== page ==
The doctors' concerns, plus a nudge from local developer/philanthropist Dick Rathgeber, led Barnett back to Mueller. Seton had initially rejected the airport site, fearing the property would not be available in time to meet the hospital's 30-month construction time line for a 2007 completion. Over a recent lunch with Rathgeber, Barnett learned that the developer was considering establishing a "children's village" that would include a Ronald McDonald House and similar organizations for children and their families.
Rathgeber had been part of a team of local real-estate pros that competed, unsuccessfully, to be the master developer who would implement the city's six-years-in-the-making Mueller-redevelopment plan. After talking to Rathgeber, Barnett had some "very preliminary discussions" with the city and the winning development team, San Francisco-based Catellus Development Corp.
Jim Walker, chair of the city's RMMA Redevelopment Advisory Commission and leader of the Mueller Neighborhoods Coalition, says both groups are open to most any type of use for the site, with the exception of heavy industry. "Once the idea starts gaining traction, or [if] the proposed use would require amendments to the master plan, then we would like an opportunity to sit at the table," he said.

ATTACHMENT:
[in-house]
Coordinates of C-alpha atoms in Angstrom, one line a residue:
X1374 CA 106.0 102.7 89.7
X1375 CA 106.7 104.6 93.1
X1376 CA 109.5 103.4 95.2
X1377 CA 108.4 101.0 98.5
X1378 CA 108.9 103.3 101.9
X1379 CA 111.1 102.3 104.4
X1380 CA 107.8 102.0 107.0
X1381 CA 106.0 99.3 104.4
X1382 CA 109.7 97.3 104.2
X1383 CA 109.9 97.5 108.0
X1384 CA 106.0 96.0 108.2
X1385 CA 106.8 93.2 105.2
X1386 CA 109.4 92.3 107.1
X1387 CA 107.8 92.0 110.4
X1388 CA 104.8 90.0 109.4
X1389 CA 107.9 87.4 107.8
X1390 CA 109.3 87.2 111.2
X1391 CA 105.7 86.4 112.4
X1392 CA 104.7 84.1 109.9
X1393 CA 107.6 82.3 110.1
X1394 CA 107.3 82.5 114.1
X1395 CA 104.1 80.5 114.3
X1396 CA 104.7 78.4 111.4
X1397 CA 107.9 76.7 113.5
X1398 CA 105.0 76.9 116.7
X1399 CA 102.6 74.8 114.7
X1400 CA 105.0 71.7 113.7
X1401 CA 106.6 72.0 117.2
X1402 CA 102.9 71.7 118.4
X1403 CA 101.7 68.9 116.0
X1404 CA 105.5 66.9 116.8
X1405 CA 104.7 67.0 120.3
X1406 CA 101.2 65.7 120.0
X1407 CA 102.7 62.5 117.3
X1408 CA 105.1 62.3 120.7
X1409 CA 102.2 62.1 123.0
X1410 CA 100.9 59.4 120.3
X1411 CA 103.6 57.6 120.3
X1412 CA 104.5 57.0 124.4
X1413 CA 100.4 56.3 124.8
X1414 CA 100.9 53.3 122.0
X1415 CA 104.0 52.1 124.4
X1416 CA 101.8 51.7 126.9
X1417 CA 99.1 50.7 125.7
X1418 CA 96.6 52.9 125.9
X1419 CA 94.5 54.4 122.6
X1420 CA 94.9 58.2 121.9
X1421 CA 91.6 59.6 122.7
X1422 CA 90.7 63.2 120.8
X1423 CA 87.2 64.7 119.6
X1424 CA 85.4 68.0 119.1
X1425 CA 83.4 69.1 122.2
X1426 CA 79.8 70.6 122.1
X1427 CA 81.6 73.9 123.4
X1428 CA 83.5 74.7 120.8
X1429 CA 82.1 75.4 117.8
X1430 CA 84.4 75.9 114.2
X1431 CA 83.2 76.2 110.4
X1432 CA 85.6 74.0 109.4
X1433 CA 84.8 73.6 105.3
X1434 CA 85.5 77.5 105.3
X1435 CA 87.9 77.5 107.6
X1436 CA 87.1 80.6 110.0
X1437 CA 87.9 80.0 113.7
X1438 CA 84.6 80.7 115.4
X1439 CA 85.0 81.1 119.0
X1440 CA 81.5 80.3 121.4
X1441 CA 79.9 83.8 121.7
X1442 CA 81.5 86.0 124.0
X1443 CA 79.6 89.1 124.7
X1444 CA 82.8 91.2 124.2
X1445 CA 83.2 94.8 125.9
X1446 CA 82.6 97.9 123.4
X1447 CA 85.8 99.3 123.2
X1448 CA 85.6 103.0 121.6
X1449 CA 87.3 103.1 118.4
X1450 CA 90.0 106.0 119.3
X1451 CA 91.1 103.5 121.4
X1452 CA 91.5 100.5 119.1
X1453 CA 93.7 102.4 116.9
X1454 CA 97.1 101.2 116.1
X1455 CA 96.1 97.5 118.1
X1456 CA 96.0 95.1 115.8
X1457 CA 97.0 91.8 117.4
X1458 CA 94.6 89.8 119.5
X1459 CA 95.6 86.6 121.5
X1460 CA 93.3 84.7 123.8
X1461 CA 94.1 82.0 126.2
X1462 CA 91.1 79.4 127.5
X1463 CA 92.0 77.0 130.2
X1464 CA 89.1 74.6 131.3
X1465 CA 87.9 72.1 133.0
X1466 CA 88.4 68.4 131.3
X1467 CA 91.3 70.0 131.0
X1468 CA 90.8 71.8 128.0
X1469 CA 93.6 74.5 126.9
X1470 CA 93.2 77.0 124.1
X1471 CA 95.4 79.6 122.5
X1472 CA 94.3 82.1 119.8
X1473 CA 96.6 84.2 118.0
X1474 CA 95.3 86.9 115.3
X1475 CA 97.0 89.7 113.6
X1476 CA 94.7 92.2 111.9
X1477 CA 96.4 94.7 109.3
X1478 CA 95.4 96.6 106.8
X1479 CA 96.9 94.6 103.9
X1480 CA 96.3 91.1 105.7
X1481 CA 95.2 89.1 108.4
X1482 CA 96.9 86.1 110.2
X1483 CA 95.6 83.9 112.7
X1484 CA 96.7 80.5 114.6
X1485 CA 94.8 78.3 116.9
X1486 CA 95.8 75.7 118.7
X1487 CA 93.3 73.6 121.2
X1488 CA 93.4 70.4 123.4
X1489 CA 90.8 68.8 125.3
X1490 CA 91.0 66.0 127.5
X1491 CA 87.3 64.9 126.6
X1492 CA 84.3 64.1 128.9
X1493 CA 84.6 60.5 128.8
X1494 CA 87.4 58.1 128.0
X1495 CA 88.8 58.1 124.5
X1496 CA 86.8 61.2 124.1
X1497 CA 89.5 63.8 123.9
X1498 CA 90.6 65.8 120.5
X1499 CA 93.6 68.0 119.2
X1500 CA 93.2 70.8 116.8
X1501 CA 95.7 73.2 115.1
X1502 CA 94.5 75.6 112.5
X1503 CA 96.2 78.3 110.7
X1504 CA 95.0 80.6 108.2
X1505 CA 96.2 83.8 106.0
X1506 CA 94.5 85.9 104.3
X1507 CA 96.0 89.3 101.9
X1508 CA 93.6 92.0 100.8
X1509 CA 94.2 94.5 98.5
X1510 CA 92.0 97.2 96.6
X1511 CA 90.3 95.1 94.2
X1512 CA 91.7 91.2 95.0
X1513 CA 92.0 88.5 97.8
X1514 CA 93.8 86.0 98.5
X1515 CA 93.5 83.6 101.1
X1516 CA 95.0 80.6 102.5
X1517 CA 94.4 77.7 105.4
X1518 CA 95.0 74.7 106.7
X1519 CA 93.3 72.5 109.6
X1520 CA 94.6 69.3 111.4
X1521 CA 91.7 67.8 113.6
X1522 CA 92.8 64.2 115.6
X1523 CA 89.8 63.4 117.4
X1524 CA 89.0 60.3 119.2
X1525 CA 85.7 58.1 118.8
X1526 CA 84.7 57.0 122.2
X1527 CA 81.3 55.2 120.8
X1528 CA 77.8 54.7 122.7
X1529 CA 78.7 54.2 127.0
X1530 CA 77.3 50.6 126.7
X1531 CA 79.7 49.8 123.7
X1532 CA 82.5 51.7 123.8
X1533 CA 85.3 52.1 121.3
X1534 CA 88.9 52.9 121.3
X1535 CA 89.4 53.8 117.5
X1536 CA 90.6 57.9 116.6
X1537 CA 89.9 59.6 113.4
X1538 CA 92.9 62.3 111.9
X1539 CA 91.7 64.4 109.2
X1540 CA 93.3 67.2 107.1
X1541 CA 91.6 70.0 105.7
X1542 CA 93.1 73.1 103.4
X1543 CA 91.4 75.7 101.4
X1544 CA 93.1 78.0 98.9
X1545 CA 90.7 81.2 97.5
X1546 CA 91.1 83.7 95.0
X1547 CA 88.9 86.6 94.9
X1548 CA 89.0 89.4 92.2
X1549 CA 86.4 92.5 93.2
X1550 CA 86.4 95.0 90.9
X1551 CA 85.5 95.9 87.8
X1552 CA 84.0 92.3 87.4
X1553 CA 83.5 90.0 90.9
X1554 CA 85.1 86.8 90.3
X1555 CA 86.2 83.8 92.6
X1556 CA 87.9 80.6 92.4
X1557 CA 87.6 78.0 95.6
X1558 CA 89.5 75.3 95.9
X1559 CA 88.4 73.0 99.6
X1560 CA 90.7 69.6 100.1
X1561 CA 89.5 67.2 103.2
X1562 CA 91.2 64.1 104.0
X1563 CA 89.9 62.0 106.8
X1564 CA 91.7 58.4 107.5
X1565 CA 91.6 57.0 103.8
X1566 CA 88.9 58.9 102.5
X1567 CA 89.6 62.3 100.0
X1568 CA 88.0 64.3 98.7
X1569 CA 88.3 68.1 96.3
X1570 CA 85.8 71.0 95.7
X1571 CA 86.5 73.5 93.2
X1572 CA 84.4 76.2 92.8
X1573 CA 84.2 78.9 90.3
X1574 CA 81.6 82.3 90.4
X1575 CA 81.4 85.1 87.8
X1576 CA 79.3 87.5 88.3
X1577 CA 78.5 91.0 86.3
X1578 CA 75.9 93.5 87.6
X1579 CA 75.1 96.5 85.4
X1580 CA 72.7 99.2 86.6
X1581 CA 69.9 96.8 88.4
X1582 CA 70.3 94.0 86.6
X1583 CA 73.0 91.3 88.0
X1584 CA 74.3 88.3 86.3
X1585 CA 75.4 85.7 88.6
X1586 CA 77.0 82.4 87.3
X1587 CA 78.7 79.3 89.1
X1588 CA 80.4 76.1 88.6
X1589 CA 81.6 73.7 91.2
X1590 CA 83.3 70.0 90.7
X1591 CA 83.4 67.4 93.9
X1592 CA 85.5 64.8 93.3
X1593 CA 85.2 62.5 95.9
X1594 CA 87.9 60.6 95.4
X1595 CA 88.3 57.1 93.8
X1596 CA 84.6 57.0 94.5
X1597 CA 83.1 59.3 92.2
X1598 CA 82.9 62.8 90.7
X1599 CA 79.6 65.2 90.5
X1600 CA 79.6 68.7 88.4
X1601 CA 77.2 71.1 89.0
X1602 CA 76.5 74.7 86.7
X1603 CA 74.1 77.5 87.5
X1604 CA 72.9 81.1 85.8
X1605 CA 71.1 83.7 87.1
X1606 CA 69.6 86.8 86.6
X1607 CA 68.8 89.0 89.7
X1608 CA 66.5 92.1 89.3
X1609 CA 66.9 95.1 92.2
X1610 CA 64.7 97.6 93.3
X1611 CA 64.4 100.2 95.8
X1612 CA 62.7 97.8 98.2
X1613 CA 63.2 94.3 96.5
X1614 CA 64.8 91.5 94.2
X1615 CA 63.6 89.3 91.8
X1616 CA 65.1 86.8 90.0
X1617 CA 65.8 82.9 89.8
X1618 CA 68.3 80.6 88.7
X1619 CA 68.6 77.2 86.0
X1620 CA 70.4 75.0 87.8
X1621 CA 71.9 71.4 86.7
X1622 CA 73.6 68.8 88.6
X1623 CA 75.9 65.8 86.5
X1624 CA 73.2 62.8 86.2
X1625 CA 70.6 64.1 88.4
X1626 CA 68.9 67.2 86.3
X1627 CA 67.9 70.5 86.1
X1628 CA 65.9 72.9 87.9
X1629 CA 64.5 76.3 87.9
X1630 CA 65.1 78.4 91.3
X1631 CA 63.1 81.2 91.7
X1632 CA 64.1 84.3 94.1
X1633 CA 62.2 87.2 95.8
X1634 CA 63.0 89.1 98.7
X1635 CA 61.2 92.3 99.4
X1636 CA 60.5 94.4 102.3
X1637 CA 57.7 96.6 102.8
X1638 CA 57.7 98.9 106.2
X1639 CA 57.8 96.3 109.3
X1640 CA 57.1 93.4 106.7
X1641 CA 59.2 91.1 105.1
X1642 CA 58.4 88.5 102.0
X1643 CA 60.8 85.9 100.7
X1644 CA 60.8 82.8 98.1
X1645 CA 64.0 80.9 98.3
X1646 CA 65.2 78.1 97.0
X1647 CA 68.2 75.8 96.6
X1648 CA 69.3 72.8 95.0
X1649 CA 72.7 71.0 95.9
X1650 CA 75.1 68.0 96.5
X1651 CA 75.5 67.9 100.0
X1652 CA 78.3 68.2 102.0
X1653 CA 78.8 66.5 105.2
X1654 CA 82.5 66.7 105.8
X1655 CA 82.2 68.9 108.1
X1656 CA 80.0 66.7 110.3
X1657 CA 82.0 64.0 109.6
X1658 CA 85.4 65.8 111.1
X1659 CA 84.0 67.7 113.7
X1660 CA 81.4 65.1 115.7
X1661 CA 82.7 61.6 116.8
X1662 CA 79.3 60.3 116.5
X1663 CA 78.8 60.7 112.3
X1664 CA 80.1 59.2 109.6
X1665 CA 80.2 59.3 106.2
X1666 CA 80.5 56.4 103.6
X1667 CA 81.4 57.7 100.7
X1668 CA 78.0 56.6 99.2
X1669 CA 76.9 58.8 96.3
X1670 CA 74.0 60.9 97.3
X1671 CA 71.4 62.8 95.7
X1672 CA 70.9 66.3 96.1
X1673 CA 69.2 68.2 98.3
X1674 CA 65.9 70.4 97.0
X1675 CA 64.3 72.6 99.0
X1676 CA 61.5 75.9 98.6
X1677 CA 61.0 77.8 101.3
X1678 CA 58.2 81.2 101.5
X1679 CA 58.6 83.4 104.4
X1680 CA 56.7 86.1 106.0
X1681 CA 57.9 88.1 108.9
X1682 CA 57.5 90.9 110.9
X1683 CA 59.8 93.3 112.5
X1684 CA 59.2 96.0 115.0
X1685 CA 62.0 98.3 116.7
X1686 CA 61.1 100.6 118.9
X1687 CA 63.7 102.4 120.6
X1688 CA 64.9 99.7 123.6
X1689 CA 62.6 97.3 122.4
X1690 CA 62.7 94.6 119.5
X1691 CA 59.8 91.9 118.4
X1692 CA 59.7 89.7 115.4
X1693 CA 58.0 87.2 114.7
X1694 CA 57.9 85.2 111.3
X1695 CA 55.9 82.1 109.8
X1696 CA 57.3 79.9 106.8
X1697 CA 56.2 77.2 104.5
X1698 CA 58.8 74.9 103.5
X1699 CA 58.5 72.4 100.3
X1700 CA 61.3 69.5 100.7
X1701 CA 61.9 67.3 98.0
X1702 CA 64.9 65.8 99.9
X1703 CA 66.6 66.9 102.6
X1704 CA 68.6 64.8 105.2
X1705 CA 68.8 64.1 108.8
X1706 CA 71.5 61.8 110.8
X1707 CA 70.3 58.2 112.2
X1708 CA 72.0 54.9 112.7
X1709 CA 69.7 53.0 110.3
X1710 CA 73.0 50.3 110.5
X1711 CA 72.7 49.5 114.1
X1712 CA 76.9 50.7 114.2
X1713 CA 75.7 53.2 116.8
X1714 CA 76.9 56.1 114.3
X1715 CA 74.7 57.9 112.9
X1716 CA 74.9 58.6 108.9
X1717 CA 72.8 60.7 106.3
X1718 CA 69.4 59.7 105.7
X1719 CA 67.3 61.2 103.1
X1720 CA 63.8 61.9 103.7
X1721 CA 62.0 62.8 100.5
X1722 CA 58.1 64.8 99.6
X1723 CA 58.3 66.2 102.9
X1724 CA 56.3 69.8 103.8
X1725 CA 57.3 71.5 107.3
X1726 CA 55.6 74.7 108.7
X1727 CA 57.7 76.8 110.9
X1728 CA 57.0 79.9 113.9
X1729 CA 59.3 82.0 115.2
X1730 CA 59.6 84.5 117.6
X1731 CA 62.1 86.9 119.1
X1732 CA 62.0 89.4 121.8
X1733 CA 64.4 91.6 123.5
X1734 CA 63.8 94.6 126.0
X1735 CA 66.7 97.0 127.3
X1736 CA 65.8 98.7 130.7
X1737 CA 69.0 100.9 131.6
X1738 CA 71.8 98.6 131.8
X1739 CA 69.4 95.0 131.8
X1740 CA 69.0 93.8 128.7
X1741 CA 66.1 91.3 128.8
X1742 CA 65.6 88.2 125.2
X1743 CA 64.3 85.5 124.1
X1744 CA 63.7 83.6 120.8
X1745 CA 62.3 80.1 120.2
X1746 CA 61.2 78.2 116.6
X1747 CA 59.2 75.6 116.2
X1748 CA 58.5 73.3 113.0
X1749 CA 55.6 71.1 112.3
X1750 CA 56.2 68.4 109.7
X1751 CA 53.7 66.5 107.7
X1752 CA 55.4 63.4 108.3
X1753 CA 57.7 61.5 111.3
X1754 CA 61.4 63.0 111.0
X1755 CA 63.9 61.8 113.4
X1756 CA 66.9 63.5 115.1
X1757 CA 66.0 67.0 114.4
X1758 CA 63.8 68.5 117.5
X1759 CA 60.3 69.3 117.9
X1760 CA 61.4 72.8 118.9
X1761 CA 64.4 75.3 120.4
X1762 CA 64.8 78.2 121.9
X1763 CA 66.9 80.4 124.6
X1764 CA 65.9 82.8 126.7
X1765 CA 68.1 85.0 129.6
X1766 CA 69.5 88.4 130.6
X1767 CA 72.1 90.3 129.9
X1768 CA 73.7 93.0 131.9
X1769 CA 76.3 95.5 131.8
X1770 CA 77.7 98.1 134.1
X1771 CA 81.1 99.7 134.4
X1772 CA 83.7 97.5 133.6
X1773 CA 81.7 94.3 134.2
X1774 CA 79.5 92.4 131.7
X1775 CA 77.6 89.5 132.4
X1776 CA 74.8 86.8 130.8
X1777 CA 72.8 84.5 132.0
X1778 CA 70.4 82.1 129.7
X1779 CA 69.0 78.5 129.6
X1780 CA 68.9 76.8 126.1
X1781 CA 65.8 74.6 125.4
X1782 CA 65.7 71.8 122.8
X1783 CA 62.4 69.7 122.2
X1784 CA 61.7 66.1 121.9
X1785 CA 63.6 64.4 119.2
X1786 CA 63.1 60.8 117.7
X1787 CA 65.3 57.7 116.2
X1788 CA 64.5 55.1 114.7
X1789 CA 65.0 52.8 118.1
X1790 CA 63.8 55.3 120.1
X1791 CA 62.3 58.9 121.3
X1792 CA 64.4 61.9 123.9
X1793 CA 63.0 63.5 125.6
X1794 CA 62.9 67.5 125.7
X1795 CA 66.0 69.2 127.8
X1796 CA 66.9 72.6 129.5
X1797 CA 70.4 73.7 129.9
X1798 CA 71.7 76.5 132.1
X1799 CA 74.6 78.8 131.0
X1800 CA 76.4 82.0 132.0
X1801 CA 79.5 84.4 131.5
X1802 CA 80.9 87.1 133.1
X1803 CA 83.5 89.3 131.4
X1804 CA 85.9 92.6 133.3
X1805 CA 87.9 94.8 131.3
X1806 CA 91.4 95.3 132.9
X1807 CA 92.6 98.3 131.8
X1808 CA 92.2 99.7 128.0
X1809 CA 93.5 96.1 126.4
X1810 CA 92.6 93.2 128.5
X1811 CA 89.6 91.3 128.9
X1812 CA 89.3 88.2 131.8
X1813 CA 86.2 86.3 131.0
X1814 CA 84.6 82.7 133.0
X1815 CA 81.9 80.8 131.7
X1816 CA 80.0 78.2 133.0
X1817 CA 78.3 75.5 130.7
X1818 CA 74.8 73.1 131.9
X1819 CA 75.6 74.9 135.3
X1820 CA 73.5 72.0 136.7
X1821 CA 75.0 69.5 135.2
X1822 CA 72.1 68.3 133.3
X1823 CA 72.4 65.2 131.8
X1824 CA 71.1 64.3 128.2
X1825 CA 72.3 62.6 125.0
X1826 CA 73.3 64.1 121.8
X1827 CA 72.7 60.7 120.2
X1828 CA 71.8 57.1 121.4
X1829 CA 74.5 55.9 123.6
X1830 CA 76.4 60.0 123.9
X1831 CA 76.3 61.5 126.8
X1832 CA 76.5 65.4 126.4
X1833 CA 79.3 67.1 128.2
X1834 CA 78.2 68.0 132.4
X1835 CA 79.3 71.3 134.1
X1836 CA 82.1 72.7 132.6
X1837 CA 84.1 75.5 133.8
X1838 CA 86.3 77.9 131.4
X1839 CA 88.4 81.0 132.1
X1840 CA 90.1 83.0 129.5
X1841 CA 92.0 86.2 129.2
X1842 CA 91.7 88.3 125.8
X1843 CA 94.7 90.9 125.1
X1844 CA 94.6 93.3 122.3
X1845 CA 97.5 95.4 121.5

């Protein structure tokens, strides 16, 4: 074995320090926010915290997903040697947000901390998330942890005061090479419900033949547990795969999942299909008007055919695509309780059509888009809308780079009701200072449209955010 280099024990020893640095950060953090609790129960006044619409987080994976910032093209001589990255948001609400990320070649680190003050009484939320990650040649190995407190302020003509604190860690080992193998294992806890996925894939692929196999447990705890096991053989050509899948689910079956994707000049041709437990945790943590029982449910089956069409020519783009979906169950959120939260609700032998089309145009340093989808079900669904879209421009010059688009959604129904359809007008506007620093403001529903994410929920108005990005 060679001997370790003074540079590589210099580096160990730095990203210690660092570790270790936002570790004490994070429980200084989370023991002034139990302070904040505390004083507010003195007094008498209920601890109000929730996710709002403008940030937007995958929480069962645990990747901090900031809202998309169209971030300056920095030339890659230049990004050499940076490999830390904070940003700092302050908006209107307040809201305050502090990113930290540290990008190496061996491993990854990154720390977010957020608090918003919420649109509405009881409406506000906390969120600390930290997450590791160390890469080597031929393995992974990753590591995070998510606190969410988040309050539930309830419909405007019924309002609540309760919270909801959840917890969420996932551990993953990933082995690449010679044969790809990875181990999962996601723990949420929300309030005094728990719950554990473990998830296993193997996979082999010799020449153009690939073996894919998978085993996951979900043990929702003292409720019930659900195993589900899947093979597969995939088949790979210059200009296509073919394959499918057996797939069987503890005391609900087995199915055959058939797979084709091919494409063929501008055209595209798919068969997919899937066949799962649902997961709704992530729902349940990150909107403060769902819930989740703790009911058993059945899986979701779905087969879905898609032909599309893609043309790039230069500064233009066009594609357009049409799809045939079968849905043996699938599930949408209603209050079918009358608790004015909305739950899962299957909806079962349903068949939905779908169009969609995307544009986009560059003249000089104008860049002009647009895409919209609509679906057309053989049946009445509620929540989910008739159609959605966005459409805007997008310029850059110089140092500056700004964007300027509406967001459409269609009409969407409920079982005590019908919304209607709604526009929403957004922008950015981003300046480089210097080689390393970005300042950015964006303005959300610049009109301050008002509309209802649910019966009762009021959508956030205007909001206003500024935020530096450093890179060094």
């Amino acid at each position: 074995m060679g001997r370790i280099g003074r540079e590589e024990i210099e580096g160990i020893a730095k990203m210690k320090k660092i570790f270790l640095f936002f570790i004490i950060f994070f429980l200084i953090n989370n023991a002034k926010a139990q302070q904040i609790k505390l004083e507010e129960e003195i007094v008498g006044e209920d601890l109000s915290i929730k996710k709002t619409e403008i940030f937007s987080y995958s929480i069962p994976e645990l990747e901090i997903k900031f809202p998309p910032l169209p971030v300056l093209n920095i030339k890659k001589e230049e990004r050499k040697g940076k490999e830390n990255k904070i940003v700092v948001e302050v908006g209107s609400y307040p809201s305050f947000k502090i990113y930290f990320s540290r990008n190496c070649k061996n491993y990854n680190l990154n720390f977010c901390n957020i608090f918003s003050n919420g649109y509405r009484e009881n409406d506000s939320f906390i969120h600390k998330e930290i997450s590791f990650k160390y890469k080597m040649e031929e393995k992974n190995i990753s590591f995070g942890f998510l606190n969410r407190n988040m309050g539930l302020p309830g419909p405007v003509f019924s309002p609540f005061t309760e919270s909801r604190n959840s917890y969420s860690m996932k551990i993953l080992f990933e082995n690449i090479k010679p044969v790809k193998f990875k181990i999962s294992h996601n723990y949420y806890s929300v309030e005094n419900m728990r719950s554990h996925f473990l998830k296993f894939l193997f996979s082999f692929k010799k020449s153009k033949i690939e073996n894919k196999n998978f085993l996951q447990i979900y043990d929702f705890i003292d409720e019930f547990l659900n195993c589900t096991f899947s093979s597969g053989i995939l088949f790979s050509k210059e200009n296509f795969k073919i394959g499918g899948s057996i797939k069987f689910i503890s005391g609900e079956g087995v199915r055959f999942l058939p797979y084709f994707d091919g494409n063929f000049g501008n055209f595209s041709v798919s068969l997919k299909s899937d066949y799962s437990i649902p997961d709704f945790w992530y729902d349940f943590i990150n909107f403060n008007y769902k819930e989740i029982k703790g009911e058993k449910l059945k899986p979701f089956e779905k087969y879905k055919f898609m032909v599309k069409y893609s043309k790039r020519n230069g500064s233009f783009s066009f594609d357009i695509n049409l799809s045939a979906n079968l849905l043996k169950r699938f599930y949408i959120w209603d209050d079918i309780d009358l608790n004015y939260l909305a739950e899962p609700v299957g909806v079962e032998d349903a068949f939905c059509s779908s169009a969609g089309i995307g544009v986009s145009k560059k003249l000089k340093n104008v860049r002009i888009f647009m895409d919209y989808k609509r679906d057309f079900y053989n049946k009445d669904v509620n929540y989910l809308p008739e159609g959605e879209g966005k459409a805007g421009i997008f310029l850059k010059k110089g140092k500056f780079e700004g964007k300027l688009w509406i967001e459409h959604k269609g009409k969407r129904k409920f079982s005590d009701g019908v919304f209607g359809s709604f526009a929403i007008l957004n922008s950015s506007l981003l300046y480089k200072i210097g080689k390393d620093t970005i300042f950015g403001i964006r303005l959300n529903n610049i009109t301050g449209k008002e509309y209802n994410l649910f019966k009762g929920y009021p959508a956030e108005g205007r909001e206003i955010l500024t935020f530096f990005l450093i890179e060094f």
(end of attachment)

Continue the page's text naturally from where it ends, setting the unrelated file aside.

The master plan calls for 5 million square feet of office space, much of it concentrated on the north side of the old airport, including the northwest corner at 51st and I-35. Futrell sees that area as the likeliest location for the new hospital and Rathgeber's village. Catellus had initially floated a proposal to convert that site into a regional retail center that would generate cash flow for Mueller redevelopment, but is now reconsidering.
Right now, there's a lot of enthusiasm about the prospect of a new Children's Hospital at Mueller, although that spirit carries a caveat of public ownership, or partial ownership at the very least. "From the city's point of view, we want Children's to remain central and public," Futrell said.
Other health care observers say they like the Mueller idea, but they're less forgiving of Seton for yanking Children's out of the plans for a public hospital district. "I don't trust them," said one. "What they did was a premeditated act." There's also some talk about what would happen if Seton again dismisses the Mueller site and moves forward on a North Austin site. Some of that chatter concerns the possibility of a bond referendum for a publicly owned children's hospital, separate from Seton, at Mueller. The idea is that putting such bonds on the same ballot with a hospital district (presumably in November) would help sell voters on the latter. But that's just talk for now.
From a public relations standpoint, Barnett recognizes that the Mueller move could help Seton clean up the mess made by its sloppy handling of Children's. "We didn't do as good a job as we should have," Barnett said, adding that, given the opportunity to rewrite that chapter in Seton's history, "We would communicate it in a different way. Seton needs to do a better job of telling our story."